It’s been a while, but I am back, and posting more patterns after a busy season photographing and fishing, where I have been testing new patterns and materials that I will be writing about later. I have also visited some new destinations that I am sure, will blow your socks off! I will reveal more later. On arriving back from my travels, there is a mountain of new materials, tools and books waiting for me to review so keep tuned as I will be going through the best of these as and when I get time. Marc also extends the deer hair wing of this pattern and fishes it as a large stone fly .
Hook: For smaller sizes 16, 14, 12 short shank dry fly hook for 10,8 long shank dry fly hook
Thread: MP Split second thread
Body: Three CdC hackles
Wing: Deer hair
Marc developed this CdC deer hair caddis to imitate a adult skating caddis pattern that would float high and dry. I have often noticed that when fishing adult caddis patterns, trout tend to prefer the patterns that float extremely high on the water, almost not touching the surface. So if a pattern I am fishing becomes waterlogged and begins to fish heavier in the surface, I dry it off or change it! Marc’s idea behind this pattern was to combine the two best floating materials available (CdC and deer hair) to achieve long lasting float-ability and fishability.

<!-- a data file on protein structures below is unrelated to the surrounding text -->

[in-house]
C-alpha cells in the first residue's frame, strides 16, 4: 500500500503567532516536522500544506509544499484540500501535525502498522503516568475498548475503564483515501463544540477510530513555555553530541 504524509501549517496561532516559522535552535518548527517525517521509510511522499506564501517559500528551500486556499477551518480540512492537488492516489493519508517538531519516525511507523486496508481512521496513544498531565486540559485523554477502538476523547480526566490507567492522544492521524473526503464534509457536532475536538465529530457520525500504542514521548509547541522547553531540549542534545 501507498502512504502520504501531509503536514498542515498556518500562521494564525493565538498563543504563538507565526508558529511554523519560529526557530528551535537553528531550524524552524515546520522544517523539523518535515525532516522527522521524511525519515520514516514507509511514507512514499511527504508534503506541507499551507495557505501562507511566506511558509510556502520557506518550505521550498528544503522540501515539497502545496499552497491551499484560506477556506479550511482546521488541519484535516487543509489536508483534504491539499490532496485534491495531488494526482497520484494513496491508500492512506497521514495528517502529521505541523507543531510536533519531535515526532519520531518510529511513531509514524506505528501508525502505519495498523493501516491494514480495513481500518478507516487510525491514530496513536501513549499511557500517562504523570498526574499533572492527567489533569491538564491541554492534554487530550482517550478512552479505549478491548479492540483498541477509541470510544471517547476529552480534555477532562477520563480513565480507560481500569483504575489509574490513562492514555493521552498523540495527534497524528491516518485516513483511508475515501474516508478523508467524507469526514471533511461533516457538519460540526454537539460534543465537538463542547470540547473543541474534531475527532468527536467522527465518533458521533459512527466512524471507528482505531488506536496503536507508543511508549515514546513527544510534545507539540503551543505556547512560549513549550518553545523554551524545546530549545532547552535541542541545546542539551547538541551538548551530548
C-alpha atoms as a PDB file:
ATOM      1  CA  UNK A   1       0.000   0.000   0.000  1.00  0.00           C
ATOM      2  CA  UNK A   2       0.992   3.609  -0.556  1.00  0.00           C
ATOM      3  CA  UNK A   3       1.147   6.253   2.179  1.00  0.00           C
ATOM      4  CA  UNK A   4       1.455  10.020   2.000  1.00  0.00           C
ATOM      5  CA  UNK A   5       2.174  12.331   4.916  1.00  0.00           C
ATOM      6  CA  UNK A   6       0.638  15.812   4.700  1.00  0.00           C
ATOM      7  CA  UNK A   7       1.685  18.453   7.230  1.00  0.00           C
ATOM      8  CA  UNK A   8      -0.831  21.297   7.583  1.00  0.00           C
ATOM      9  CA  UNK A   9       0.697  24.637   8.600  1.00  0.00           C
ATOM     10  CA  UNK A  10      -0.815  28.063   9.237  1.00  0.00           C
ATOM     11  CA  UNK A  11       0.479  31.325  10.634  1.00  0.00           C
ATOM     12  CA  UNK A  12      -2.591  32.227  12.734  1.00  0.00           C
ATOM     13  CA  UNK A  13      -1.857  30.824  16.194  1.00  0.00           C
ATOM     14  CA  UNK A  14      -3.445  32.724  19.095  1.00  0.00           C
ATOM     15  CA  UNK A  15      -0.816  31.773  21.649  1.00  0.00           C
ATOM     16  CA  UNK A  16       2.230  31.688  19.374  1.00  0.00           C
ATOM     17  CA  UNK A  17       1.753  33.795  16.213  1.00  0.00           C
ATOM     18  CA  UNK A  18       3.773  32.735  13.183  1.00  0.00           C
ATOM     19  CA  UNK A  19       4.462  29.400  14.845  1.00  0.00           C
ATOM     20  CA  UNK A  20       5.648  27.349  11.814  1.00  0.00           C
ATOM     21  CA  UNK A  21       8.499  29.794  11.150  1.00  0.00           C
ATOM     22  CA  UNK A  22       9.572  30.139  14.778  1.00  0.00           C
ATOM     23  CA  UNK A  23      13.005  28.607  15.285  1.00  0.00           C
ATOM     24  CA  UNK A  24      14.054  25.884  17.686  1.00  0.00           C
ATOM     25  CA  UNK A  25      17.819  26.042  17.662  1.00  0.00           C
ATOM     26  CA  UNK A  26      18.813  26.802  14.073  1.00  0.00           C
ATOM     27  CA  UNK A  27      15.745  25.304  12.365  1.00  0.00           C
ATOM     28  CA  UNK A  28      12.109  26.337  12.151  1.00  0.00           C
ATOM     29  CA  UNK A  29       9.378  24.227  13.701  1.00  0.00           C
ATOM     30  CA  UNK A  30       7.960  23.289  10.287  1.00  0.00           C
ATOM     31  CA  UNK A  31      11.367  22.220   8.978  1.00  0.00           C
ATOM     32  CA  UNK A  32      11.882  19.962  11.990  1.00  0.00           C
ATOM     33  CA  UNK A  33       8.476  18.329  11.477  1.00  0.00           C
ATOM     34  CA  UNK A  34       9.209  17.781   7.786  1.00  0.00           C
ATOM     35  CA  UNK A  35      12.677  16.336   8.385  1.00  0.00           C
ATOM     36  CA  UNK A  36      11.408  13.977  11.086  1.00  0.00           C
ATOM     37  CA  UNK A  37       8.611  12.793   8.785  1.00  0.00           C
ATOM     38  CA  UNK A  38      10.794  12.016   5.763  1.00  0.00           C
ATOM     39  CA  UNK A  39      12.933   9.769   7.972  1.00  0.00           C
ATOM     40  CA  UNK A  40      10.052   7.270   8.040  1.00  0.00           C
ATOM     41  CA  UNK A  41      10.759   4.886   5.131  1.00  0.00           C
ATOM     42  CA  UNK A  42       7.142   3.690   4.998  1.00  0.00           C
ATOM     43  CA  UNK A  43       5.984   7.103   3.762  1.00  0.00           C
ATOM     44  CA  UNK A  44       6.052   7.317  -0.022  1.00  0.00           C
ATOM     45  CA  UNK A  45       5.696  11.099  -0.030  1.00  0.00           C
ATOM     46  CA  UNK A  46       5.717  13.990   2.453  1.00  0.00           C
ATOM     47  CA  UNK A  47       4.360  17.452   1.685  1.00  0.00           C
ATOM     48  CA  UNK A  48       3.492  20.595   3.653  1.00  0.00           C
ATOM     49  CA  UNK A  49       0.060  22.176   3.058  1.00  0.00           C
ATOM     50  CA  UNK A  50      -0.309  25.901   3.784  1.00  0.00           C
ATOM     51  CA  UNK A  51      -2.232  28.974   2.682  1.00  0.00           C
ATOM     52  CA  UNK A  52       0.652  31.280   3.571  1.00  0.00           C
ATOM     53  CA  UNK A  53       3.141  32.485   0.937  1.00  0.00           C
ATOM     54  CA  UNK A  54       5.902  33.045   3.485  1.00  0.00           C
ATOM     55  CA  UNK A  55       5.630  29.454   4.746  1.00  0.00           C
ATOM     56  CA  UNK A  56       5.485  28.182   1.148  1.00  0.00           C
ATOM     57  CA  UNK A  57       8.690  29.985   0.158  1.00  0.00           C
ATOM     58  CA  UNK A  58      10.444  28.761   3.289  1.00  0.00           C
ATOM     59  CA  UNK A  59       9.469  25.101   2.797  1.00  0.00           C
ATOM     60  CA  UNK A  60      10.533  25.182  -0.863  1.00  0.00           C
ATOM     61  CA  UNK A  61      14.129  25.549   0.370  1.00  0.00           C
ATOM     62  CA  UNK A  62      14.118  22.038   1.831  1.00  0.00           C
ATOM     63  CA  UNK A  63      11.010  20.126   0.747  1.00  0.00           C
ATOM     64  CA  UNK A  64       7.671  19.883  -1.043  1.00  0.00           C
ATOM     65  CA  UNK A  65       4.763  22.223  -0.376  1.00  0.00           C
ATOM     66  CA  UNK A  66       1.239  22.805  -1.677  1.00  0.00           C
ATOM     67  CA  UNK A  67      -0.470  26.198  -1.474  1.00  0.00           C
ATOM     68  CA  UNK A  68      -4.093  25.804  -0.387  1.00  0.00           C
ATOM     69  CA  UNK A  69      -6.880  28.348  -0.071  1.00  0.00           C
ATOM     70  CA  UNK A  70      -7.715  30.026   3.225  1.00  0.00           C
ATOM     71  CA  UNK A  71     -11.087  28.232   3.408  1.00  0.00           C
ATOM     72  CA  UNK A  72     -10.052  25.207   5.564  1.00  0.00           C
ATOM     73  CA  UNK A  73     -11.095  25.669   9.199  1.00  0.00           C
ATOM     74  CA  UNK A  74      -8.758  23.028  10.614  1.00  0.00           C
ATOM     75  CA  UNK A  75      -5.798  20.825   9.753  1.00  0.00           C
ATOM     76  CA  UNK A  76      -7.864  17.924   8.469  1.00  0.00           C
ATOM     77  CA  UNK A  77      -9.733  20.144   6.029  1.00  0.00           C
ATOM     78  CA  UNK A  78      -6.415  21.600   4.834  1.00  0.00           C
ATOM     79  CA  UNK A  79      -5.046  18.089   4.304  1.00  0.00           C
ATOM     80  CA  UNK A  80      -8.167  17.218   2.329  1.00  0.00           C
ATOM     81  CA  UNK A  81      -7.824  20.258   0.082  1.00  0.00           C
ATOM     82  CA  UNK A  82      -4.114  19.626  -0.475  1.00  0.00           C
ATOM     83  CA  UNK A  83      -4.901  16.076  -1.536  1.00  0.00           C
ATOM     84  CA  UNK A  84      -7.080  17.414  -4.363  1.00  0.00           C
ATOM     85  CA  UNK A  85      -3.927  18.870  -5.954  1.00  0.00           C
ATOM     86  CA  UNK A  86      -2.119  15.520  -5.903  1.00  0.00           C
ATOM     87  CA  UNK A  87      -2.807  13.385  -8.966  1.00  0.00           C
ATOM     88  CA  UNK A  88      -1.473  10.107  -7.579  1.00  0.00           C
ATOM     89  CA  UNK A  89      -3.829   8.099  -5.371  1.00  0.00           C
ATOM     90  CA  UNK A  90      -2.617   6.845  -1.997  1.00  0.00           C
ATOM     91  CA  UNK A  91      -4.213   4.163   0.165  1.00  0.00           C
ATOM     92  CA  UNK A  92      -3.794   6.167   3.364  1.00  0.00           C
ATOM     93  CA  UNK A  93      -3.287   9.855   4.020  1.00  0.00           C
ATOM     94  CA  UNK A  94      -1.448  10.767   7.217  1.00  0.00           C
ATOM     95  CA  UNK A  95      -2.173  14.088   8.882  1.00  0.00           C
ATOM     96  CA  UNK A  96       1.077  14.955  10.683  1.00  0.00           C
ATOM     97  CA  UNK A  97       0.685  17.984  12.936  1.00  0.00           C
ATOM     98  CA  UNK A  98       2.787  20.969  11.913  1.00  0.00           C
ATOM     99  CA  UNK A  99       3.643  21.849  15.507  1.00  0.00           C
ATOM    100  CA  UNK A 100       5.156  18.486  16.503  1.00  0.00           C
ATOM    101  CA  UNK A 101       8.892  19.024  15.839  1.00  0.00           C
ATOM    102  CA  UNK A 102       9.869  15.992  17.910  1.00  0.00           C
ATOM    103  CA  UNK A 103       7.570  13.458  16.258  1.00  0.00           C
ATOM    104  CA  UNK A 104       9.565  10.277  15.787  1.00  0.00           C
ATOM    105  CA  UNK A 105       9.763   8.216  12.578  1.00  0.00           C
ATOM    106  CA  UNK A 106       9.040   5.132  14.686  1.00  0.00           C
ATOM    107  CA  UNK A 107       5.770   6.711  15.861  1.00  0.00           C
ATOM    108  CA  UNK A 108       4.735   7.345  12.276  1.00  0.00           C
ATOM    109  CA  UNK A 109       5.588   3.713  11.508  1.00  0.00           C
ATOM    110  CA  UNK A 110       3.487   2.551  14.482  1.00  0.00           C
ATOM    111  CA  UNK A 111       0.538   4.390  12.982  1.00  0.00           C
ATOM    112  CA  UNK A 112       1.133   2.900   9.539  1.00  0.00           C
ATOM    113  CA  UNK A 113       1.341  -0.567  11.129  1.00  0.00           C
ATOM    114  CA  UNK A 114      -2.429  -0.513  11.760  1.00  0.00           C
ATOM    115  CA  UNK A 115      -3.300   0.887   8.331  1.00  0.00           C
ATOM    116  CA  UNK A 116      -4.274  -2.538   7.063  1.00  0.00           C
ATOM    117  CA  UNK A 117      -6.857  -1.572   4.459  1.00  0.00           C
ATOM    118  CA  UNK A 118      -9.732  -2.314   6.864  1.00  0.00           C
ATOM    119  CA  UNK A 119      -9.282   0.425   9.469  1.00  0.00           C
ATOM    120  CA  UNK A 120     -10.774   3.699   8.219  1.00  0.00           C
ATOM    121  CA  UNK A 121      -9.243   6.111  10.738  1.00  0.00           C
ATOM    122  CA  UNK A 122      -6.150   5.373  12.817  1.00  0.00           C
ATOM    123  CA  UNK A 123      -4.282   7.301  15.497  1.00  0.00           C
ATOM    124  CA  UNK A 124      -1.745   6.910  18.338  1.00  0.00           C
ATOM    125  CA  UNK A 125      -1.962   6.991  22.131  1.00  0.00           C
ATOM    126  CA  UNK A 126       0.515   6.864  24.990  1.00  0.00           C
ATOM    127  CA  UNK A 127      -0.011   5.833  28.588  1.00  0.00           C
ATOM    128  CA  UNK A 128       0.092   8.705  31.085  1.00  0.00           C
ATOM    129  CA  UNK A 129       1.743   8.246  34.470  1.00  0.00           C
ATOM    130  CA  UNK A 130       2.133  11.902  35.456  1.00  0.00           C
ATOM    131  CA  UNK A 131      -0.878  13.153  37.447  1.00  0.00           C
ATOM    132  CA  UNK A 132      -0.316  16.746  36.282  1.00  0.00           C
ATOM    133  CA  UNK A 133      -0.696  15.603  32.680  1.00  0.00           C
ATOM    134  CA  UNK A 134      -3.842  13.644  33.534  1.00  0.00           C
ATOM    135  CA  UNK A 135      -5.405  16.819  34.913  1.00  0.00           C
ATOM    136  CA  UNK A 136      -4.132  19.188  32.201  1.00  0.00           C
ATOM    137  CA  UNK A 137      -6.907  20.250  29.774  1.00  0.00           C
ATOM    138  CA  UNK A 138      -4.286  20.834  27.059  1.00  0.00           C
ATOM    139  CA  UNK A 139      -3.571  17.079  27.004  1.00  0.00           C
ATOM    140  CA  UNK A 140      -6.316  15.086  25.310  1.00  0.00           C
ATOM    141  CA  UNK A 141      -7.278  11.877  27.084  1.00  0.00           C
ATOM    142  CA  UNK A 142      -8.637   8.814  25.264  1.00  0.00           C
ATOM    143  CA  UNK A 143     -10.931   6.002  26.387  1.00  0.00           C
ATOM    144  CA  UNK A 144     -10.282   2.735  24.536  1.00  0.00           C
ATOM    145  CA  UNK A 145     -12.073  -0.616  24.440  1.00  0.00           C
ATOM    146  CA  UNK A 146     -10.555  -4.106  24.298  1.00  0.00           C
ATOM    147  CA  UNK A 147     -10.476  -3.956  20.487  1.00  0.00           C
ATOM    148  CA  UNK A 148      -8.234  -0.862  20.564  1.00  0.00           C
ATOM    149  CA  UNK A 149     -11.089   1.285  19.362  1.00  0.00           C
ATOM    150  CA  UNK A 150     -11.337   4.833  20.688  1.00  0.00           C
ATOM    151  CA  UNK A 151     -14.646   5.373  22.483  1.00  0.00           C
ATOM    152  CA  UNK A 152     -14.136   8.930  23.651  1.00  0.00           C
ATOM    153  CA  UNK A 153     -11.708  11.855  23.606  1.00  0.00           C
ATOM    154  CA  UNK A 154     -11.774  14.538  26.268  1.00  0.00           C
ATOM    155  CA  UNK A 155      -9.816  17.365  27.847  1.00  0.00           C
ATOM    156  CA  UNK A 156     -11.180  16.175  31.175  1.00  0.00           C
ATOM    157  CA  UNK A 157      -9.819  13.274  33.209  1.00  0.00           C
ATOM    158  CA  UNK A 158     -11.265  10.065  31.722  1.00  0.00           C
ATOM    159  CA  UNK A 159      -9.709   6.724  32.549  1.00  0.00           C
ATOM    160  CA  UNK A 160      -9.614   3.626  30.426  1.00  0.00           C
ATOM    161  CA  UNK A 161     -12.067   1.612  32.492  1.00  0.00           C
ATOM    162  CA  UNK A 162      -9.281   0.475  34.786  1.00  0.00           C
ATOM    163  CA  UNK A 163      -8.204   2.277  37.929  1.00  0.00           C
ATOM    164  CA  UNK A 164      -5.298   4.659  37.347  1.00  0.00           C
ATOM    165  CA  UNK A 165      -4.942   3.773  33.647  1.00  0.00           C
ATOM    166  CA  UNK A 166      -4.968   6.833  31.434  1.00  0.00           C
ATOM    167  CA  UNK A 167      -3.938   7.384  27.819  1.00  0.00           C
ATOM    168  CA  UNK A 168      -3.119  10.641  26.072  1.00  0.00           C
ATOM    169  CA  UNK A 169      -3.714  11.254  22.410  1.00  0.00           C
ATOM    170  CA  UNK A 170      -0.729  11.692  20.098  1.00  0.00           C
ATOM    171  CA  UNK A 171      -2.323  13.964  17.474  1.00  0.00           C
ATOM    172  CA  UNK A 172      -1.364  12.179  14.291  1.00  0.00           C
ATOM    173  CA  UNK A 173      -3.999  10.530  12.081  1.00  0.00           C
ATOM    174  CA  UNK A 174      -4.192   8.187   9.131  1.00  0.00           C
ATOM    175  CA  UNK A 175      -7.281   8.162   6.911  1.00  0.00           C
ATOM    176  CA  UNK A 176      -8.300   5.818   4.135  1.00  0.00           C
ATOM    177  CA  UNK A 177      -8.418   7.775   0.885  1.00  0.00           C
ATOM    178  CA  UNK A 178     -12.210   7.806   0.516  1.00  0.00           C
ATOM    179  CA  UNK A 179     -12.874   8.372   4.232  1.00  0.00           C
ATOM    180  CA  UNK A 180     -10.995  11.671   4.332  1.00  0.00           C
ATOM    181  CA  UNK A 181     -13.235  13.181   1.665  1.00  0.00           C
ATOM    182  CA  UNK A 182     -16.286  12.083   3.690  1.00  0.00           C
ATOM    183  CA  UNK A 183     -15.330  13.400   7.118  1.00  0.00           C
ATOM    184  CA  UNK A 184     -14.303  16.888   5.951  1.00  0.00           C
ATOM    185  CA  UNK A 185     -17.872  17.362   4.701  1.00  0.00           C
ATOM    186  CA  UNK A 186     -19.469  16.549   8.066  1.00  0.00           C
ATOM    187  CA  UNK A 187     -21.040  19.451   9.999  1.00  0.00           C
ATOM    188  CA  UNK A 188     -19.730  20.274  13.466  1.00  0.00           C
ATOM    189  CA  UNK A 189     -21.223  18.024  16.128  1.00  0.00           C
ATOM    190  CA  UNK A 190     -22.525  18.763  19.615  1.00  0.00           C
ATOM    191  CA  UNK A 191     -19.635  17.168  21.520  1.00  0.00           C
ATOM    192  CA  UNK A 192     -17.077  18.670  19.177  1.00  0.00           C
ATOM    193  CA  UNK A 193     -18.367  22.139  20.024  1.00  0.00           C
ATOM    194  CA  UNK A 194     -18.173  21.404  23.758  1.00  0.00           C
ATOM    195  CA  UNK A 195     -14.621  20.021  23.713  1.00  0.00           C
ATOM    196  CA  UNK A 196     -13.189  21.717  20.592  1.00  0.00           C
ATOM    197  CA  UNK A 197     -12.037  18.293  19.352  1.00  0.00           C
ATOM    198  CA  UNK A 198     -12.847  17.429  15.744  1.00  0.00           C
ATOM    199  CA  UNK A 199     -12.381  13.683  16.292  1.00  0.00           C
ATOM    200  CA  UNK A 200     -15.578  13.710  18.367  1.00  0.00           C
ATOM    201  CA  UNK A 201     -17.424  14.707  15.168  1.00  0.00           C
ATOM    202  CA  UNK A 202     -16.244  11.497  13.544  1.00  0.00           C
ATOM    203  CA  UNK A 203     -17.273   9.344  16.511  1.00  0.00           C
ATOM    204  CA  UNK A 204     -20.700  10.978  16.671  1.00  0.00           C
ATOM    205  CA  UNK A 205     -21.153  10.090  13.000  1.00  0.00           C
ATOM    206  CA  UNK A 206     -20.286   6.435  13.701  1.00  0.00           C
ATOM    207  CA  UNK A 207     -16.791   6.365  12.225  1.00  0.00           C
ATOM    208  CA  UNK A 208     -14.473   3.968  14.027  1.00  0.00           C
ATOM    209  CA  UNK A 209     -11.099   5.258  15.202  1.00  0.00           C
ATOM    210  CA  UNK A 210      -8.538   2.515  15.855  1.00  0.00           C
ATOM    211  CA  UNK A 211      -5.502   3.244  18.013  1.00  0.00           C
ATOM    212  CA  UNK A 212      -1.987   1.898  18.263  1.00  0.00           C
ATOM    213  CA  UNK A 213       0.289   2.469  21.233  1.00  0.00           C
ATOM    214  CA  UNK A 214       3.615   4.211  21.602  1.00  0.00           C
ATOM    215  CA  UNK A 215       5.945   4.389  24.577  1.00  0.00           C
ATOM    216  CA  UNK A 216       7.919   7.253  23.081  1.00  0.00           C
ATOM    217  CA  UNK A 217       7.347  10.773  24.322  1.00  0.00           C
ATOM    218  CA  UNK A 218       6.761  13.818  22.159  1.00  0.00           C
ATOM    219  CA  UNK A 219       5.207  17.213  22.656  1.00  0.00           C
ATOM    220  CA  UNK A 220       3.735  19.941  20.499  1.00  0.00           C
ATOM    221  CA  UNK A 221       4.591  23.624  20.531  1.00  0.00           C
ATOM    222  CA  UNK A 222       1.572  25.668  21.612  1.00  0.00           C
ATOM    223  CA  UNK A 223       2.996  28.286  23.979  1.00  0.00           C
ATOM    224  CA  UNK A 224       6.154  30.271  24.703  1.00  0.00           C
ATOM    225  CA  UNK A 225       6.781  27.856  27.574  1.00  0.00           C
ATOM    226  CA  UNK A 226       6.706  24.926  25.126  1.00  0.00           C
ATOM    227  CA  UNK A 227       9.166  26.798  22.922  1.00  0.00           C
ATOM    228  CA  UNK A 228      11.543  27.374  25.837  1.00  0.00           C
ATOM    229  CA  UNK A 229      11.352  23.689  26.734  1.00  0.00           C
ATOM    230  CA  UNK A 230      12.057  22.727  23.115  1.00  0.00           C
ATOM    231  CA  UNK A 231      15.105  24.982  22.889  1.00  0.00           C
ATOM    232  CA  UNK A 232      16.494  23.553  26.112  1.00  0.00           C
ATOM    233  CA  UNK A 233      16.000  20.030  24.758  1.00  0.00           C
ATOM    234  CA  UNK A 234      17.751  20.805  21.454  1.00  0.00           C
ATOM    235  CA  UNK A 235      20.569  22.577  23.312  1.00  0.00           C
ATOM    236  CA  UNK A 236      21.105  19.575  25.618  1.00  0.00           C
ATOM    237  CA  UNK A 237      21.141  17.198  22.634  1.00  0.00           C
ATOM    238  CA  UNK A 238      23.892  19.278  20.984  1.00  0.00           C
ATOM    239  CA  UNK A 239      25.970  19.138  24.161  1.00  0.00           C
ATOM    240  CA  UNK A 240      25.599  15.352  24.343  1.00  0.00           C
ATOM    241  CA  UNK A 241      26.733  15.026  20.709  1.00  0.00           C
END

Secure your hook in the vice with the hook shank horizontal-
Run the tying thread along the hook shank until it hangs vertical with the hook point.
Cut a small bunch of deer hair from the winter coat and remove the under fur. Marc doesn’t stack his deer hair in a hair stacker but just holds the points as level as possible to save time. Tie in the deer hair as shown on top of the hook shank and tight into the rear of the hook eye.
Select three similar sized CdC hackles, you decide the colour combination.
Tie all three in by the points at the rear of the hook shank. Attach a MP CdC hackle plier to all three.
Trim off the ends of the hackles close into the hackle plier before winding.
Now with each wrap of CdC dubbing rope make one twist of the hackle pliers by rolling it in your fingers. Marc calls this wrap and roll. Remember to hold each turn in-place on the hook shank.
Continue wrapping and rolling until the body is complete.
Once you have covered the whole body, carefully tie off the CdC hackles.
Once secure trim off the hackle buts.
With a pair of straight scissors trim off the extending CdC hackle fibers from the body.
The finished result, a segmented CdC caddis body.
Make two or three turns of CdC hackle close into the body and forward towards the head of the fly.
You can see that a small ball of deer hair is formed at the head of the fly. Whip finish.